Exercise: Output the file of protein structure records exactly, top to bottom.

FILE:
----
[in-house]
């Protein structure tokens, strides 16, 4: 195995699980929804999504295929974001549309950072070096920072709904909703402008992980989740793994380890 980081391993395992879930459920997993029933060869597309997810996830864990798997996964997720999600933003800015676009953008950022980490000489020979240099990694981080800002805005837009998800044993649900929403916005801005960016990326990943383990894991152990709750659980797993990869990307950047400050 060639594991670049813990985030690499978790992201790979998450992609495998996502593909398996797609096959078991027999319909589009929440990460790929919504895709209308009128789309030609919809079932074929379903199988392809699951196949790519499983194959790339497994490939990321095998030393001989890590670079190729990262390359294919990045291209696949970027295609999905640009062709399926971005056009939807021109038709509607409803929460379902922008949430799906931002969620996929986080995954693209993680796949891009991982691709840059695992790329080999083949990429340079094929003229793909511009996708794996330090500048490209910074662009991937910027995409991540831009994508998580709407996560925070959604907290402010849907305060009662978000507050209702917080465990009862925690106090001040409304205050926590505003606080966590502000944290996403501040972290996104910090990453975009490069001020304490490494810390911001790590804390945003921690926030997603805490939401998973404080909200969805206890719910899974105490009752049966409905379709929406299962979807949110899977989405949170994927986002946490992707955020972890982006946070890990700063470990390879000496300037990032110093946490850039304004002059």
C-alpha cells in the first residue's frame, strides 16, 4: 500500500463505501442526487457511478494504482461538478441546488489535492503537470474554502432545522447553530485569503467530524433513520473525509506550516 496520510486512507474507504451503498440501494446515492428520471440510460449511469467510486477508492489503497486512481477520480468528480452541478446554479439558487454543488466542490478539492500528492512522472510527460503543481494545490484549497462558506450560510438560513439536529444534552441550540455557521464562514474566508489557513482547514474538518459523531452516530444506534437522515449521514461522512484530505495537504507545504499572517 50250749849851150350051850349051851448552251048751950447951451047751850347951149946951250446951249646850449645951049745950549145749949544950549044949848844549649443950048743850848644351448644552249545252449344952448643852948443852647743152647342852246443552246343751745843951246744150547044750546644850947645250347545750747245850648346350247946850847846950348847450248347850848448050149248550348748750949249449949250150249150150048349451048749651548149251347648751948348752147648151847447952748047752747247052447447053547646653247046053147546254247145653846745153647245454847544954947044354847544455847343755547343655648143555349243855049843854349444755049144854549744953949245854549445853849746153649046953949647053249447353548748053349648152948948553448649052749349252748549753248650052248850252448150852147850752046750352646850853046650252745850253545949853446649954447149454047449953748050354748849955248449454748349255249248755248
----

[in-house]
């Protein structure tokens, strides 16, 4: 195995699980929804999504295929974001549309950072070096920072709904909703402008992980989740793994380890 980081391993395992879930459920997993029933060869597309997810996830864990798997996964997720999600933003800015676009953008950022980490000489020979240099990694981080800002805005837009998800044993649900929403916005801005960016990326990943383990894991152990709750659980797993990869990307950047400050 060639594991670049813990985030690499978790992201790979998450992609495998996502593909398996797609096959078991027999319909589009929440990460790929919504895709209308009128789309030609919809079932074929379903199988392809699951196949790519499983194959790339497994490939990321095998030393001989890590670079190729990262390359294919990045291209696949970027295609999905640009062709399926971005056009939807021109038709509607409803929460379902922008949430799906931002969620996929986080995954693209993680796949891009991982691709840059695992790329080999083949990429340079094929003229793909511009996708794996330090500048490209910074662009991937910027995409991540831009994508998580709407996560925070959604907290402010849907305060009662978000507050209702917080465990009862925690106090001040409304205050926590505003606080966590502000944290996403501040972290996104910090990453975009490069001020304490490494810390911001790590804390945003921690926030997603805490939401998973404080909200969805206890719910899974105490009752049966409905379709929406299962979807949110899977989405949170994927986002946490992707955020972890982006946070890990700063470990390879000496300037990032110093946490850039304004002059």
C-alpha cells in the first residue's frame, strides 16, 4: 500500500463505501442526487457511478494504482461538478441546488489535492503537470474554502432545522447553530485569503467530524433513520473525509506550516 496520510486512507474507504451503498440501494446515492428520471440510460449511469467510486477508492489503497486512481477520480468528480452541478446554479439558487454543488466542490478539492500528492512522472510527460503543481494545490484549497462558506450560510438560513439536529444534552441550540455557521464562514474566508489557513482547514474538518459523531452516530444506534437522515449521514461522512484530505495537504507545504499572517 50250749849851150350051850349051851448552251048751950447951451047751850347951149946951250446951249646850449645951049745950549145749949544950549044949848844549649443950048743850848644351448644552249545252449344952448643852948443852647743152647342852246443552246343751745843951246744150547044750546644850947645250347545750747245850648346350247946850847846950348847450248347850848448050149248550348748750949249449949250150249150150048349451048749651548149251347648751948348752147648151847447952748047752747247052447447053547646653247046053147546254247145653846745153647245454847544954947044354847544455847343755547343655648143555349243855049843854349444755049144854549744953949245854549445853849746153649046953949647053249447353548748053349648152948948553448649052749349252748549753248650052248850252448150852147850752046750352646850853046650252745850253545949853446649954447149454047449953748050354748849955248449454748349255249248755248